solids.
however, adjustment of the pH to 6 with concentrated
Example I
hydrochloric acid. The silicone rubber stock was bonded
to aluminum, copper and steel, respectively, with-the fol
A solution is prepared from 8 parts, by weight, of
lowing results:
gamma aminopropyltriethoxysilane, 4 parts of vinyltri
ethoxysilane, 78 parts of methanol and 9 parts of Water. 60 Aluminum-bond strength 30 pounds per inch with com
plete stock breakage in the rubber body; copper-bond
The pH is adjusted to 1 with concentrated hydrochloric
strength 32 pounds per inch with complete stock break
acid. The silicone rubber stock is bonded to aluminum,
age in the rubber body; steel-bond strength 29 pounds per
copper and steel, respectively, with the following results:
inch with complete stock breakage in the rubber body.
Aluminum-bond strength 27 pounds per inch with all
of the failure in the rubber body; copper-bond strength 65 This example vwas repeated after the adhesive composi
tion had stood for three weeks with the same excellent
24 pounds per inch with 90% of the failure in the rubber
results.
body; steel-bond strength 27 pounds per inch with 90%
Example VI]
of the failure in the rubber body.
A composition is prepared as in Example I, with, how
Example 11
70 ever, adjustment of the pH to 7 with concentrated hydro
A composition is prepared as in Example I with, how
chloric acid. A silicone rubber stock was bonded to
ever, the pH being adjusted to 2 with concentrated hy
aluminum, copper and steel, respectively, with the fol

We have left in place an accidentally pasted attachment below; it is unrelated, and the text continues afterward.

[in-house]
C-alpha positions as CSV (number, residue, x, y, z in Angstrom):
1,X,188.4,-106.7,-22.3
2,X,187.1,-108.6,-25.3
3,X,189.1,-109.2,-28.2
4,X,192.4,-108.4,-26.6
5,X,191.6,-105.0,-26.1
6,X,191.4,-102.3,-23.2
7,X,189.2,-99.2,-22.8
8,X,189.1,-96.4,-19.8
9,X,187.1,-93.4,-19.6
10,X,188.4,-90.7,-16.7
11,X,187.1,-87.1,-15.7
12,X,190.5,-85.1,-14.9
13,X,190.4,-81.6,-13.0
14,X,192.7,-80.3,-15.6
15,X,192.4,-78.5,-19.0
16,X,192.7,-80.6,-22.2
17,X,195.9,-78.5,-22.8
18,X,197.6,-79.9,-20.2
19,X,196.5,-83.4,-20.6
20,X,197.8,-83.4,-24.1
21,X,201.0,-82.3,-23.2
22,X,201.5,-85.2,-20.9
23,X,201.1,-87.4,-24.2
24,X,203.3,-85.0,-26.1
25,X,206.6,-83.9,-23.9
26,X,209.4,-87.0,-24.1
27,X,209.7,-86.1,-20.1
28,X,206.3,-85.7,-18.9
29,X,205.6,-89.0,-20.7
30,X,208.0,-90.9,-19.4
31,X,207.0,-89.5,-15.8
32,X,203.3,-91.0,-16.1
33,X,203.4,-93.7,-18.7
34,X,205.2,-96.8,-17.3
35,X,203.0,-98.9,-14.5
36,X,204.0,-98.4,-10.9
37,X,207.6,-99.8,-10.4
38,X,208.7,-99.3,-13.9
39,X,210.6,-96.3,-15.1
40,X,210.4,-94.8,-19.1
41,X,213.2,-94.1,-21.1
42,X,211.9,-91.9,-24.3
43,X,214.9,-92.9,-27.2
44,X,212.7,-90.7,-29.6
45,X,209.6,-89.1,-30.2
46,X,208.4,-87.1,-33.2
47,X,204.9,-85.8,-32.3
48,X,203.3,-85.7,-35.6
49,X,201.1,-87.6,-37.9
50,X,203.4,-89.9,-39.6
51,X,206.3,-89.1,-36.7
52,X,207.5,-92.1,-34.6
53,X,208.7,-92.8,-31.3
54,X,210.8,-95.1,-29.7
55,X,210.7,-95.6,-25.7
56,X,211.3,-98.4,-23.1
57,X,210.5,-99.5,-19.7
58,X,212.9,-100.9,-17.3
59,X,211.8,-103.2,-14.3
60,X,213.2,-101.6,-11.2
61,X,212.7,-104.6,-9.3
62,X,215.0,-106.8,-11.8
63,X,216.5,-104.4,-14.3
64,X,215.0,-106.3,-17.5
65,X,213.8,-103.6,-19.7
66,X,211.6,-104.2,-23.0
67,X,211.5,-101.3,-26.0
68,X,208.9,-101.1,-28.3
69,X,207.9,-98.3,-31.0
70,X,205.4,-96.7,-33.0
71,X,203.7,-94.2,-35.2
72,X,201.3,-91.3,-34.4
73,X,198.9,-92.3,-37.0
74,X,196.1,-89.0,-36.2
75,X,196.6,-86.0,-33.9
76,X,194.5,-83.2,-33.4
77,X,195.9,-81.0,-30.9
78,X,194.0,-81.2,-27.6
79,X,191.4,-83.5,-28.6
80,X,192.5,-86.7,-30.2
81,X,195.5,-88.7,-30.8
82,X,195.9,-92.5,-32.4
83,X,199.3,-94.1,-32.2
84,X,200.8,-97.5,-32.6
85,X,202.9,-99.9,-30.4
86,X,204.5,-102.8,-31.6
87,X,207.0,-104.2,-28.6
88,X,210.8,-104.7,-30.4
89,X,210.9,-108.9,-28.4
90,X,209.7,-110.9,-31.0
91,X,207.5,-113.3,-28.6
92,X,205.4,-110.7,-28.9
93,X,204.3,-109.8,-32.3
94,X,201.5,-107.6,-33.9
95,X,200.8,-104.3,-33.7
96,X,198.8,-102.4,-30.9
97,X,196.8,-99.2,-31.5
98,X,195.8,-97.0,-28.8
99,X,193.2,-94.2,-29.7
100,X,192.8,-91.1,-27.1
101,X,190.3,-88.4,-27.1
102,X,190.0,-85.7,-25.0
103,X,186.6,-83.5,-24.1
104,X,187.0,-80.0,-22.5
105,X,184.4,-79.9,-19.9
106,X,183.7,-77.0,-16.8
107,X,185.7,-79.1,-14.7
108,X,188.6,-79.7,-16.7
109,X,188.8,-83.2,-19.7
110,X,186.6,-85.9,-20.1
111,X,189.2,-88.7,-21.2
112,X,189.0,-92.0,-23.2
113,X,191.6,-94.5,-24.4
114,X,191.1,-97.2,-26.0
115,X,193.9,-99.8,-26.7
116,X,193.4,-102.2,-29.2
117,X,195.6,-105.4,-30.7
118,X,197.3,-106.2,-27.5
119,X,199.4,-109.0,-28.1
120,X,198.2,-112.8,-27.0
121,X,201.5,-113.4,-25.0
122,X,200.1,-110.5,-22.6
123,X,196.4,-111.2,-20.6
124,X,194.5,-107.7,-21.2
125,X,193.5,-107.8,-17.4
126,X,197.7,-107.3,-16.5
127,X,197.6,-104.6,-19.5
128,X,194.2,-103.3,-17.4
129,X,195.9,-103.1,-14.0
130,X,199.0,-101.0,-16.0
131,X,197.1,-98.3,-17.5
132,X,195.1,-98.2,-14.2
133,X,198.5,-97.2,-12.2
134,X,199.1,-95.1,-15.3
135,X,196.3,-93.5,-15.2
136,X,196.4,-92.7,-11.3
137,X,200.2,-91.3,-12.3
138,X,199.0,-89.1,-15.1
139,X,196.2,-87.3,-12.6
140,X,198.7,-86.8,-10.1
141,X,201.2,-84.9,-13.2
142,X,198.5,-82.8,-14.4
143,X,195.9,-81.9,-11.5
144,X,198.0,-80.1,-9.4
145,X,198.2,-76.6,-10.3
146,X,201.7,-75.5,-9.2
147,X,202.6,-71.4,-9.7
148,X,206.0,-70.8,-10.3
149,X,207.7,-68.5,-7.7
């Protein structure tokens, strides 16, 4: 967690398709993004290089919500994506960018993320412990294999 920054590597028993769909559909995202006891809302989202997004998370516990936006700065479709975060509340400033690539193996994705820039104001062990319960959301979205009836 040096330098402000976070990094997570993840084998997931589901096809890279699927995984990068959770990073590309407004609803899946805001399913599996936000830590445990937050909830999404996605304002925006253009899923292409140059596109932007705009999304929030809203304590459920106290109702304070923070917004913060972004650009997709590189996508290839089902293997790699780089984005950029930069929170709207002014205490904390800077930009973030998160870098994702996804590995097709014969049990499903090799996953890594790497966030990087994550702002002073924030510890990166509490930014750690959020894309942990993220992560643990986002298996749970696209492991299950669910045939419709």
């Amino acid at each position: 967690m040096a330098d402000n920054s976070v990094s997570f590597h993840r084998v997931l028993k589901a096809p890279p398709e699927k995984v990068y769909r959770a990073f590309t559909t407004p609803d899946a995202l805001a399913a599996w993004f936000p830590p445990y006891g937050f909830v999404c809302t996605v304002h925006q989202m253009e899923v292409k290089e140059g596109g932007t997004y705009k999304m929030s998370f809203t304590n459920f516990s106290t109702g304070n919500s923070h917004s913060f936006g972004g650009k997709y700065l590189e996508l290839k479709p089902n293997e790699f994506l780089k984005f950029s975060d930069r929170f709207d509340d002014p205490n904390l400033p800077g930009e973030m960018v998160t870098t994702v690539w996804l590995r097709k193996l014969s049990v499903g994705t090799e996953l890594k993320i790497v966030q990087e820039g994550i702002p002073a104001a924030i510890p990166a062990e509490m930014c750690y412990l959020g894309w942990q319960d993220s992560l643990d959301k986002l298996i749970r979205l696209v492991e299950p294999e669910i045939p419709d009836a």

drochloric acid. The silicone rubber stock was bonded
lowing results:
,
to aluminum, copper and steel, respectively, with the
Aluminum-bond strength 29 pounds per inch with com
following results:
'
75 plete stock breakage in the rubber. ‘body; copper-bond
3,022,198
,
‘
7
'
with 80% failure in the rubber body. '
I Example VIII
body.
'
A solution is prepared from 4 parts of- vinyl triethoxy
silane, 4 parts of gamma aminopropyltriethoxysilane, 4
parts of beta carbethoxyethyltriethoxysilane and 78 parts
of methanol“ The solution has a pH of 8. The silicone
A composition is prepared as inv Example I, with, how
chloric acid. The-silicone rubber stock was bonded to
rubber stock was handed to aluminum and steel with the
aluminum, copper and steel, respectively, with thefol
a
,
Example XIV
'
ever, adjustment of the pH to 8 with concentrated hydro
lowing results:
8
poundsper inch with 95% of the failure in'the rubber
strength 24 pounds per inch with 50% stock failure in
the rubber body; steel-bond strength 26 pounds per inch
IO
'
. Aluminum-bond, strength 30 pounds per inch with all
of the failure in the rubber body; copper-bond strength
30 pounds per inch with complete stock breakage in the
rubber body; steel-bond strength 28 pounds per inch
with complete stock breakage in the rubber body.
Example IX
following results:
Aluminum¢bond strength 29 pounds per inch with 95 %
.of the failur'e'in'the rubber body; steel-bond strength 22
. pounds per inch with 75% of the failure in the rubber
body.
'
V
.
Example XV
In this example a glass panel is dipped in the adhesive
composition of Example IX, and then air-dried for ten
(10) minutes. The glass panel is then bonded to the
A solution is prepared from 8 parts of gamma amino
propyltriethoxysilane, 4 parts of vinyl triethoxysilane,
silicone rubber stock of Example I'in a press under suf?
78 parts of methanol, 9.25 parts'of water and 0.75 part 20 cient pressure to provide intimate contact at 340° F.
of concentrated hydrochloric acid to give a pH of 8.2.
for thirty (30) minutes. After removal from the .press,